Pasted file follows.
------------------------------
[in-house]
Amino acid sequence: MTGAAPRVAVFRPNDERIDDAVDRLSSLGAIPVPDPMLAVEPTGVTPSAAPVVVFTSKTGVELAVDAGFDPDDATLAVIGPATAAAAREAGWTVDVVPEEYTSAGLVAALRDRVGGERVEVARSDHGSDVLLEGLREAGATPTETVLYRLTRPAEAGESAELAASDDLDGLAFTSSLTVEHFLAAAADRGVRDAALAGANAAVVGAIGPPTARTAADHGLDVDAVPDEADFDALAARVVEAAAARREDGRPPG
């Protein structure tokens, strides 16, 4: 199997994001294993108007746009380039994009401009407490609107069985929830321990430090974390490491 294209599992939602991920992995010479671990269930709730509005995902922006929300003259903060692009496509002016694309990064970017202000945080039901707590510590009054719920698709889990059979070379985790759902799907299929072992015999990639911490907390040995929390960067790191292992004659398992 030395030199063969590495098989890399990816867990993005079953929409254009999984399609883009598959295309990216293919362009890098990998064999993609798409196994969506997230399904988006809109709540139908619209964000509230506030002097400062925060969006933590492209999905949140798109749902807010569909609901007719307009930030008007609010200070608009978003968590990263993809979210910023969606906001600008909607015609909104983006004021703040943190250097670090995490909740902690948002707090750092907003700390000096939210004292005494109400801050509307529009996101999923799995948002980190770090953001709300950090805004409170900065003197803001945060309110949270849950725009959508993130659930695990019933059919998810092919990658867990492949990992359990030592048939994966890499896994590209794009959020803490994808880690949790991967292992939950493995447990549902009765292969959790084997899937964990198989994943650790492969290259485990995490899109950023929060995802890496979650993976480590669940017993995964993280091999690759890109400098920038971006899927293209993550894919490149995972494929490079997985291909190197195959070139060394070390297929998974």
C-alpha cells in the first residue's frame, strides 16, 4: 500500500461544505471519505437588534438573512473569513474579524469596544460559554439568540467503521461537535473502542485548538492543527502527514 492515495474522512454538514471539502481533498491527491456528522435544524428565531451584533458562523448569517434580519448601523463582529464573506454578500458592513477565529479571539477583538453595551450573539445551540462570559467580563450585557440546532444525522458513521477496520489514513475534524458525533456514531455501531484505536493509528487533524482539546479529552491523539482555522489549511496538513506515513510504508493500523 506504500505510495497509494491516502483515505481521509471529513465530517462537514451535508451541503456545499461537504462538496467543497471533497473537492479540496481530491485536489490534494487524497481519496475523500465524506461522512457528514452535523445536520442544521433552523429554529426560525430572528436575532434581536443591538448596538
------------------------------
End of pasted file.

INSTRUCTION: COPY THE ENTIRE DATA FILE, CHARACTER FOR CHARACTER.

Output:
[in-house]
Amino acid sequence: MTGAAPRVAVFRPNDERIDDAVDRLSSLGAIPVPDPMLAVEPTGVTPSAAPVVVFTSKTGVELAVDAGFDPDDATLAVIGPATAAAAREAGWTVDVVPEEYTSAGLVAALRDRVGGERVEVARSDHGSDVLLEGLREAGATPTETVLYRLTRPAEAGESAELAASDDLDGLAFTSSLTVEHFLAAAADRGVRDAALAGANAAVVGAIGPPTARTAADHGLDVDAVPDEADFDALAARVVEAAAARREDGRPPG
């Protein structure tokens, strides 16, 4: 199997994001294993108007746009380039994009401009407490609107069985929830321990430090974390490491 294209599992939602991920992995010479671990269930709730509005995902922006929300003259903060692009496509002016694309990064970017202000945080039901707590510590009054719920698709889990059979070379985790759902799907299929072992015999990639911490907390040995929390960067790191292992004659398992 030395030199063969590495098989890399990816867990993005079953929409254009999984399609883009598959295309990216293919362009890098990998064999993609798409196994969506997230399904988006809109709540139908619209964000509230506030002097400062925060969006933590492209999905949140798109749902807010569909609901007719307009930030008007609010200070608009978003968590990263993809979210910023969606906001600008909607015609909104983006004021703040943190250097670090995490909740902690948002707090750092907003700390000096939210004292005494109400801050509307529009996101999923799995948002980190770090953001709300950090805004409170900065003197803001945060309110949270849950725009959508993130659930695990019933059919998810092919990658867990492949990992359990030592048939994966890499896994590209794009959020803490994808880690949790991967292992939950493995447990549902009765292969959790084997899937964990198989994943650790492969290259485990995490899109950023929060995802890496979650993976480590669940017993995964993280091999690759890109400098920038971006899927293209993550894919490149995972494929490079997985291909190197195959070139060394070390297929998974």
C-alpha cells in the first residue's frame, strides 16, 4: 500500500461544505471519505437588534438573512473569513474579524469596544460559554439568540467503521461537535473502542485548538492543527502527514 492515495474522512454538514471539502481533498491527491456528522435544524428565531451584533458562523448569517434580519448601523463582529464573506454578500458592513477565529479571539477583538453595551450573539445551540462570559467580563450585557440546532444525522458513521477496520489514513475534524458525533456514531455501531484505536493509528487533524482539546479529552491523539482555522489549511496538513506515513510504508493500523 506504500505510495497509494491516502483515505481521509471529513465530517462537514451535508451541503456545499461537504462538496467543497471533497473537492479540496481530491485536489490534494487524497481519496475523500465524506461522512457528514452535523445536520442544521433552523429554529426560525430572528436575532434581536443591538448596538